Archive for the ‘prisons’ Category

It’s the easiest thing in the world to get stuck in a rut, we’ve all done it. Practicing bad habits over a period of weeks, months and even years, then we wake up one day and think how did this happen to me? how did my life become like this? it’s not how I intended it to be, it’s not how I intended to be at all.

We all had fantastic dreams when we were kids, we wanted to be all manner of things; astronauts, football players, models, actors.

Then we hit adolescenece and we started to think differently, by this time we’d been sufficiently conditioned by society to think small, to be sensible and to accept our lot.

Why should we limit ourselves?

Why shouldn’t we think big and if we’ve done things we regret or not been a very nice person we CAN change it, we can set the record straight not just for other people but for ourselves.

Jim Rohn, the legendary personal development specialist once said “Work hard at your job and you will make a living, work hard on yourself and you will make a fortune”.

How true this is, even a little time spent working on ourselves will yield rewards, just admitting that we should strive to improve ourselves is a major acheivement.

I’ve always said that a total life transformation takes about five years but as soon as a person begins working on themselves they will see changes immediately and not just small ones either. But habits both good and bad are hard-wired into our brains so if we want to change them we have to be prepared to be persistent.

When we are looking for a starting point for how we can improve our lives the best place is with the concepts of COMPROMISE and EMPATHY.

If we can make ourselves just 10% easier to deal with both in our business and personal lives then our world’s will take on a much happier complexion. Once people realise that we are making more of an effort with them they will reciprocate it, often to a much greater degree.

We are by nature very impressionable so the company we keep is vital, we should strive to get good people around us – our own personal support group and avoid NEGATIVE people at all costs. Negative people are like parasites they feed off and sap other people’s energy.

Many famous people have turned their lives around so I recommend delving into biography.com occasionally to see how the did it.

There is good and bad in everyone, thus it is vital that we are not too harsh on ourselves and we make our personal development goals small and achievable.

We are our own masters, we are free thinkers, we can be whatever we want to be.

Andy.

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One of my friends came up with this question recently and at first I thought he was joking, I’ve always been an advocate of locking up criminals, so much so that I had never even considered the alternatives before.

His comments got me thinking.

Would our society simply descend into chaos if the prison service was abolished?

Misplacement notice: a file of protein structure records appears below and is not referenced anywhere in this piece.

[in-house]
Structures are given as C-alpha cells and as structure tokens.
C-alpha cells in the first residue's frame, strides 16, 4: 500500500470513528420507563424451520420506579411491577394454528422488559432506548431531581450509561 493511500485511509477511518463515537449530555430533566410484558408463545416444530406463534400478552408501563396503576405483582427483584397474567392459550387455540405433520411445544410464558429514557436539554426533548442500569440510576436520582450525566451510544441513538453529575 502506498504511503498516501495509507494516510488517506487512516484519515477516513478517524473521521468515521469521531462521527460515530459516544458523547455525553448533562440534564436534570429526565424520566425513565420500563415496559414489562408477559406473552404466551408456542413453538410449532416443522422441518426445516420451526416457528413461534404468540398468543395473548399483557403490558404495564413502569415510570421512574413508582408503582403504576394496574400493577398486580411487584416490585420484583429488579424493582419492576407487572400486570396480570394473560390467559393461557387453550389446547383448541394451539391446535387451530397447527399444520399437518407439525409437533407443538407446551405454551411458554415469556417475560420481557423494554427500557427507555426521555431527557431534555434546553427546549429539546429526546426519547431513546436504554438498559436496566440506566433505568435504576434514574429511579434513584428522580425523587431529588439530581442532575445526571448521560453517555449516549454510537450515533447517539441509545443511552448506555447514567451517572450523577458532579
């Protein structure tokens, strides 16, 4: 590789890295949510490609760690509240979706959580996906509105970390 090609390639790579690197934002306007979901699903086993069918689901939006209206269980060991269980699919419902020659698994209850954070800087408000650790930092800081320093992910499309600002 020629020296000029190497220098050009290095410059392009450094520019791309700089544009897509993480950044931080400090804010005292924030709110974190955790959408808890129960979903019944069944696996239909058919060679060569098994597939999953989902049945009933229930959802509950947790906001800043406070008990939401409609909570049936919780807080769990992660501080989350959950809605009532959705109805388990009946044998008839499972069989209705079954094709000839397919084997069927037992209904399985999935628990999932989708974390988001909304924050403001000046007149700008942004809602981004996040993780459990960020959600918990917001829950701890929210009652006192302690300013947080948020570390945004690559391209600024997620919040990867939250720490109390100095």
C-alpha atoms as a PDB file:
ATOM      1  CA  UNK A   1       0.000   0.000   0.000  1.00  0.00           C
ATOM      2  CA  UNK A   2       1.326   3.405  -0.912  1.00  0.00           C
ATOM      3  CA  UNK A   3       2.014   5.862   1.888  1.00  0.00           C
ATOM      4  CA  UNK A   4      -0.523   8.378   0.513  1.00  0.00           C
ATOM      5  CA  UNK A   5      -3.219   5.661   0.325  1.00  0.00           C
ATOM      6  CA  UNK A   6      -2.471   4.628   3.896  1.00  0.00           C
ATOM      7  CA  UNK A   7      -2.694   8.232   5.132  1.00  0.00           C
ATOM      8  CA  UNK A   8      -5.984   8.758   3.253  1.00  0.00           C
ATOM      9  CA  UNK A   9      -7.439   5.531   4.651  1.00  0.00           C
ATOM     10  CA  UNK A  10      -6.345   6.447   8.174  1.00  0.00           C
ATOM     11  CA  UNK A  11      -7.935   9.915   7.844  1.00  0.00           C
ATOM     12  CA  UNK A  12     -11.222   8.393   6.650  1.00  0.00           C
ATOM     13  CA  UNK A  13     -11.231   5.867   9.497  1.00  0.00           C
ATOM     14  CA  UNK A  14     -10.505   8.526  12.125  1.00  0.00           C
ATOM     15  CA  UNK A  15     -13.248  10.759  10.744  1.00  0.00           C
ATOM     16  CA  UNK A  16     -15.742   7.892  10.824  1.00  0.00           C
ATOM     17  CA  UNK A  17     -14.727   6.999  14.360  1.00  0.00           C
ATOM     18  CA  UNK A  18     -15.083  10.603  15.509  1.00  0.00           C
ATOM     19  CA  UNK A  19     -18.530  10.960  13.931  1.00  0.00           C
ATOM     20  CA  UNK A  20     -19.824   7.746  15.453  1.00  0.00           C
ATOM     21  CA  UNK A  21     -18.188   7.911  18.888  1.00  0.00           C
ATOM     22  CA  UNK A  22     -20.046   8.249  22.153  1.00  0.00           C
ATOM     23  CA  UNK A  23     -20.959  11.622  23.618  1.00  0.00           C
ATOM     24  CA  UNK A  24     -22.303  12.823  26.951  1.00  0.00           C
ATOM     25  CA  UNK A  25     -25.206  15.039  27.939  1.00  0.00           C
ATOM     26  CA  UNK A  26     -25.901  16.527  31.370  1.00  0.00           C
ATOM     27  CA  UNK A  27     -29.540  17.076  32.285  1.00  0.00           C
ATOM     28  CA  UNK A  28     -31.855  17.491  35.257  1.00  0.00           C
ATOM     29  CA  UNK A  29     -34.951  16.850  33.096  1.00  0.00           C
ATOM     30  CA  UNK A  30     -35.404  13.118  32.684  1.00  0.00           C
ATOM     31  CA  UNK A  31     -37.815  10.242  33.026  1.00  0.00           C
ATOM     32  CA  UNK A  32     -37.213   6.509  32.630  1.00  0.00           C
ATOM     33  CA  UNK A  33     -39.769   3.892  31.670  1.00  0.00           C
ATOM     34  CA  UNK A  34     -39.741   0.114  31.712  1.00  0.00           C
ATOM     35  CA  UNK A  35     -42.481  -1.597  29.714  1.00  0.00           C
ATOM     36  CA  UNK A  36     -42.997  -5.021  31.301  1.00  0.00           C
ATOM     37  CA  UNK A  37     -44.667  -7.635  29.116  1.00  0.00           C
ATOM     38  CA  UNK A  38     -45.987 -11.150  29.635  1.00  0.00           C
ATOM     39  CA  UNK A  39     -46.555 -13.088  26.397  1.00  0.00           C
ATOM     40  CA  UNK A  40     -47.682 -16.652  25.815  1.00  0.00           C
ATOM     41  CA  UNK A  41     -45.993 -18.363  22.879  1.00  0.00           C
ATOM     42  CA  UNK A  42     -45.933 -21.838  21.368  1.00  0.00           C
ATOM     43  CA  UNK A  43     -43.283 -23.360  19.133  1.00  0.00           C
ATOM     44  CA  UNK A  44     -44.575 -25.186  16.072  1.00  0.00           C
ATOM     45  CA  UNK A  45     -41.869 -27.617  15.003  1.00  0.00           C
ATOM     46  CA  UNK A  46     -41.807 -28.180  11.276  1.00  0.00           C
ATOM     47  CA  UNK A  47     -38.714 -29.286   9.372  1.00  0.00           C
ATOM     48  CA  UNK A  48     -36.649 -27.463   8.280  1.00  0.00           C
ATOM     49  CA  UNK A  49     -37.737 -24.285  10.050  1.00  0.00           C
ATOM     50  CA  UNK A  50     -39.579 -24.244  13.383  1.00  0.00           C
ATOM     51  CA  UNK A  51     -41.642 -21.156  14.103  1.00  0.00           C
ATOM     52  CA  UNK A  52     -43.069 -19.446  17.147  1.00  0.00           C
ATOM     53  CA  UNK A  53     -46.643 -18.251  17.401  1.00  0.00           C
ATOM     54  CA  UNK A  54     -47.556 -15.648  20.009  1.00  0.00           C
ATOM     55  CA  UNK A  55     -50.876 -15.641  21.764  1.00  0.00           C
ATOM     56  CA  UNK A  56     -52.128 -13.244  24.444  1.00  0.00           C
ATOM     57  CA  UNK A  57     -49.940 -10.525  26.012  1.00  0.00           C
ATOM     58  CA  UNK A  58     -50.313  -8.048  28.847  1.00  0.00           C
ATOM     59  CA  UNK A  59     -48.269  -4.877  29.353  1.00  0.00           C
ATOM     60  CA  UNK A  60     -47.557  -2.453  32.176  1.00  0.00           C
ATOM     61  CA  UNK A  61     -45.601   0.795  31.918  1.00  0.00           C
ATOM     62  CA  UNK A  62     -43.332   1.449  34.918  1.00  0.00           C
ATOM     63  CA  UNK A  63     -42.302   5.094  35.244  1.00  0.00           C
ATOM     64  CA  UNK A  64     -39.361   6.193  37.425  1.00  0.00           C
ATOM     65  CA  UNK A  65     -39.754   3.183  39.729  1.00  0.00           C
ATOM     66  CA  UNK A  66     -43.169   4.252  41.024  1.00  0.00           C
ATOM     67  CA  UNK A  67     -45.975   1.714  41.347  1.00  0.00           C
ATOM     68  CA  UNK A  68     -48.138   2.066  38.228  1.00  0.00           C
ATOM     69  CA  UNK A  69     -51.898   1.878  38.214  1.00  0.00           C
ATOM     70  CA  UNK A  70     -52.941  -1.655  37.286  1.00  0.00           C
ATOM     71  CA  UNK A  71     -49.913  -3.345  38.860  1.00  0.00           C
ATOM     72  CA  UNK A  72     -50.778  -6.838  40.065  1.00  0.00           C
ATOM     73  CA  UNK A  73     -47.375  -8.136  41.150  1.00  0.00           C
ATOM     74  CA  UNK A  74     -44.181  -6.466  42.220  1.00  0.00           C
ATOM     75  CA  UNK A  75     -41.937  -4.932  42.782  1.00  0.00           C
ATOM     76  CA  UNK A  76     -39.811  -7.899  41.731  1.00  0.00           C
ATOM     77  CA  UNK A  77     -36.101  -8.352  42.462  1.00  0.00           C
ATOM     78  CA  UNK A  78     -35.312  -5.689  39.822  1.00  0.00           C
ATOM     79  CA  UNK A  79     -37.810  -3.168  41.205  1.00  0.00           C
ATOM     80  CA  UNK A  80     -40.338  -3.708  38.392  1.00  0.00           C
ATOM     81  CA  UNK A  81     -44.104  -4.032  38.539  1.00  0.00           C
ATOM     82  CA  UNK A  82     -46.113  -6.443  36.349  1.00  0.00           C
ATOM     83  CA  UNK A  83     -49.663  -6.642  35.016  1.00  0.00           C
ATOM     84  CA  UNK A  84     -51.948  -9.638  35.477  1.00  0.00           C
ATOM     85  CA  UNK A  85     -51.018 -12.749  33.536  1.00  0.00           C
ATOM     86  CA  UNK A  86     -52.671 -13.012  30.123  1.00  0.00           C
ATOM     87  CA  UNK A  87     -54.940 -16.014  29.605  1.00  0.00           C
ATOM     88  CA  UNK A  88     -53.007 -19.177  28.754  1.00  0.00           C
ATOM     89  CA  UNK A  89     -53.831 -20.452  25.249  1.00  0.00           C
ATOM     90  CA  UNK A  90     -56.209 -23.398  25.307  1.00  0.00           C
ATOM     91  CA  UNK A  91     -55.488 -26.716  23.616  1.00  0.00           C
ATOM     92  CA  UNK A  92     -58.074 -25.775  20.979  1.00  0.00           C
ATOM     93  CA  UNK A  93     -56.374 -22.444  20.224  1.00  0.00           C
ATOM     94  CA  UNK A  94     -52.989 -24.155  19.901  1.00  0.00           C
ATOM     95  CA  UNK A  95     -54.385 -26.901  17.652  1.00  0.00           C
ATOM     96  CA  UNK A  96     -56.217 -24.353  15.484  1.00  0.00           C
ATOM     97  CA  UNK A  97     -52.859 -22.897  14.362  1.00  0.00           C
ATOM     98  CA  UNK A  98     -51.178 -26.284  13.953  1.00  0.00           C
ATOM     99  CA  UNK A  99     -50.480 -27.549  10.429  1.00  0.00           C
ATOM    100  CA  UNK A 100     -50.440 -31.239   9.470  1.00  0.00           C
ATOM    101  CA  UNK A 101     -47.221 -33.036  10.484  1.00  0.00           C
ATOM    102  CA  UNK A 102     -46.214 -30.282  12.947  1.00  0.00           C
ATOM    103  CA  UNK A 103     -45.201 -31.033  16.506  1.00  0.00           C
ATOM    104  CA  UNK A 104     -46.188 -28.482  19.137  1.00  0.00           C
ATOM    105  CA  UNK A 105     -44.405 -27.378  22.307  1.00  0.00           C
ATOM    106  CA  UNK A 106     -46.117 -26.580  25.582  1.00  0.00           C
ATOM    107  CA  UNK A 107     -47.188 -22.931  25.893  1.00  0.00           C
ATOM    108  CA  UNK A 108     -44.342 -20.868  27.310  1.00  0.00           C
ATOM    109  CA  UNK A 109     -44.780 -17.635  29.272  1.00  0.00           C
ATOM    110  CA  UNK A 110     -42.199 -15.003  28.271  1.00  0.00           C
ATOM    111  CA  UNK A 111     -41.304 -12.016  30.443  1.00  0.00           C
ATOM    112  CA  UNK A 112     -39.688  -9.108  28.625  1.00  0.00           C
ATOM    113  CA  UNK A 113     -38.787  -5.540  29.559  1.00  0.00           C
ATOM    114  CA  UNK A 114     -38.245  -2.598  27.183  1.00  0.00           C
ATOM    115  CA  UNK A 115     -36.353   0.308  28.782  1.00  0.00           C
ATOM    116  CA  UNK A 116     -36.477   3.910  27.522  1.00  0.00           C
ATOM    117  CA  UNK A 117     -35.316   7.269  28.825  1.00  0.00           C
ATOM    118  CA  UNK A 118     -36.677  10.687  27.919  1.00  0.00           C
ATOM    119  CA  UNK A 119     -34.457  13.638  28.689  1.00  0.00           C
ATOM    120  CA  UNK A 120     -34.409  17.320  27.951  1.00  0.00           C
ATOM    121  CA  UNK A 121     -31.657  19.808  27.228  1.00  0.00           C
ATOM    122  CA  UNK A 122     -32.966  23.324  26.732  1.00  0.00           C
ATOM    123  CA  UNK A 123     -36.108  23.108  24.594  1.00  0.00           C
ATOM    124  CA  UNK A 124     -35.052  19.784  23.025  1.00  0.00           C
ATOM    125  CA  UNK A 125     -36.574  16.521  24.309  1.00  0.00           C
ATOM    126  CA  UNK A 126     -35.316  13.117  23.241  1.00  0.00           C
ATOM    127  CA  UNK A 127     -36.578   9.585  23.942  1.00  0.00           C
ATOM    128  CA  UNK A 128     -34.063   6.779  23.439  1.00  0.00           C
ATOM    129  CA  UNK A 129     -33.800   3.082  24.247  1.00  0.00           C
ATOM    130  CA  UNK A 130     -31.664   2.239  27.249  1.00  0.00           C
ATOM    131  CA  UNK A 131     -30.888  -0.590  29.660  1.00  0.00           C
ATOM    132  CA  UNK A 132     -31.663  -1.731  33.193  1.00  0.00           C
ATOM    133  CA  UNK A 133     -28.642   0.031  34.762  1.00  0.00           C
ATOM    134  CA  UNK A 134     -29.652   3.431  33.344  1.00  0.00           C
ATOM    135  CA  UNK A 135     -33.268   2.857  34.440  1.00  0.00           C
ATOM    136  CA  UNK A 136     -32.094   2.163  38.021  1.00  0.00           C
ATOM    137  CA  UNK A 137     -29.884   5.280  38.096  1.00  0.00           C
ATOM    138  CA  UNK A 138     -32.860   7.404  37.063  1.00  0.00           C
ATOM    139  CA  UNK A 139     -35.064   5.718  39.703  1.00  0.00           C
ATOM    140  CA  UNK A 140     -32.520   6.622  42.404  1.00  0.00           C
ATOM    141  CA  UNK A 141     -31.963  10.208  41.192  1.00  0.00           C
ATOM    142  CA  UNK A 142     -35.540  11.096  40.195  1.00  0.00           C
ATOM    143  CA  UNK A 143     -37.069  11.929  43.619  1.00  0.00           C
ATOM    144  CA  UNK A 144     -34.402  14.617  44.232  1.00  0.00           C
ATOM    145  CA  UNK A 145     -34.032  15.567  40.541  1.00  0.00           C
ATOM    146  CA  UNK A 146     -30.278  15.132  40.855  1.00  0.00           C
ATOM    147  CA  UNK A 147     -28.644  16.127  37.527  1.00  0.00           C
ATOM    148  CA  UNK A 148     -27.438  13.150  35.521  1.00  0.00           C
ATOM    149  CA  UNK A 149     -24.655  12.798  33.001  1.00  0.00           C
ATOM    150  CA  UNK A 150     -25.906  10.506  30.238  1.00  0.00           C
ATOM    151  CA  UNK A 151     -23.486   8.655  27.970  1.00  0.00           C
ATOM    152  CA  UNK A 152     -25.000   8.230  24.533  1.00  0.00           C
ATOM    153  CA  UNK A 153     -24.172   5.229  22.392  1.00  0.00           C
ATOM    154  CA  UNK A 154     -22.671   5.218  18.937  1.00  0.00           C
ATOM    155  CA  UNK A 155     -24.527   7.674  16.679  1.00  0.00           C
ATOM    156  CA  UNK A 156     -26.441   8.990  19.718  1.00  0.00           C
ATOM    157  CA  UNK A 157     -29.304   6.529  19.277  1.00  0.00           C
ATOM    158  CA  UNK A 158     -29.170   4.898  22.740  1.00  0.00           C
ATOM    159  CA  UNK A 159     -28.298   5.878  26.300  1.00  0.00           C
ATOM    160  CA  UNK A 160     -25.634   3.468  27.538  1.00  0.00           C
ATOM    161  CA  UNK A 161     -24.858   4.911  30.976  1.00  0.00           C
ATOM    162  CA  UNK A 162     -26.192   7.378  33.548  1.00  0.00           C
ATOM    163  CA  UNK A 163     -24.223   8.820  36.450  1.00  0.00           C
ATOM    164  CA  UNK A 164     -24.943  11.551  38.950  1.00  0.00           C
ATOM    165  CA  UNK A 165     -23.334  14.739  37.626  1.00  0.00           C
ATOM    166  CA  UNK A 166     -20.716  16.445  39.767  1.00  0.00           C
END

Maybe it would, like I said I’d never considered the whys and wherefors of the subject before.

Not until now.

Fortunately, I’ve never been in prison, so I DON’T know what it’s like. However, I do know enough about prison to know that it’s no walk in the park.

So why do people re offend?

Personally, I don’t think we will ever live in a perfect society and we will always need some kind of penal system, but that’s just my view. What if prisons WERE abolished tomorrow, how else could we deal with offenders?

Here are a list of suggestions, some of them are already in use:

Community programmes
counselling
Instant punishments
public embarrassment
Fines
Rehabilitation programmes
Private punishments
In-work punishments
Incentives
Further education
Mentors
Second chance programmes
Prevention rather than cure
More school awareness
Public understanding

There is certainly a culture in all prisons and some people prefer it to living on the outside. Obviously part of it is institutinalisation but there has got to be more to it than that.

Prisons can offer a sense of importance to people who could not acheive success in normal life. Comradeship, prisoners can form strong family-like bonds with each other.

Does prison stop people re offending?

Statistics show that 65% of all prisoners re offend within 2 years of release.

Look at it another way only 35% of people going through the prison system are rehabillitated.

You can make figures say anthing you like but I am sure we can improve on a two thirds re offence rate.

How can we improve it?

The re conviction rate for people given community service is roughly the reverse of those given custodial sentences, so this has got to be extended for less serious crimes.

Maybe we should give prison and prisoners a lot more understanding, I believe there is good and bad in all of us and everyone deserves a second chance.

Serious offenders need more consideration and at a cost of £40,000 per annum to the tax payer for a standard prisoner maybe serial murderers and rapists should be dealt with differently.

There has got to be more education in schools about crime and it’s consequences. If our kids were given better guidance in the first place then the chances of them getting into trouble would be greatly reduced.

We as parents must take more RESPONSIBILITY.

At times we are all just too judgemental. The phrase “There but for the grace of god go I.” has passed most of our lips at one time or another.

The one thing that considering this subject has taught me is that we should all stop adopting the moral high gound, stop sweeping this subject under the carpet and put more of our energies into solving the inadequecies of the prison system.

I’m not talking about going soft on criminals, just the opposite, I come from a disciplined background.

If we really want to affect something we have to monitor it, give it care and attention and then we might just have a chance of changing it.

Andy.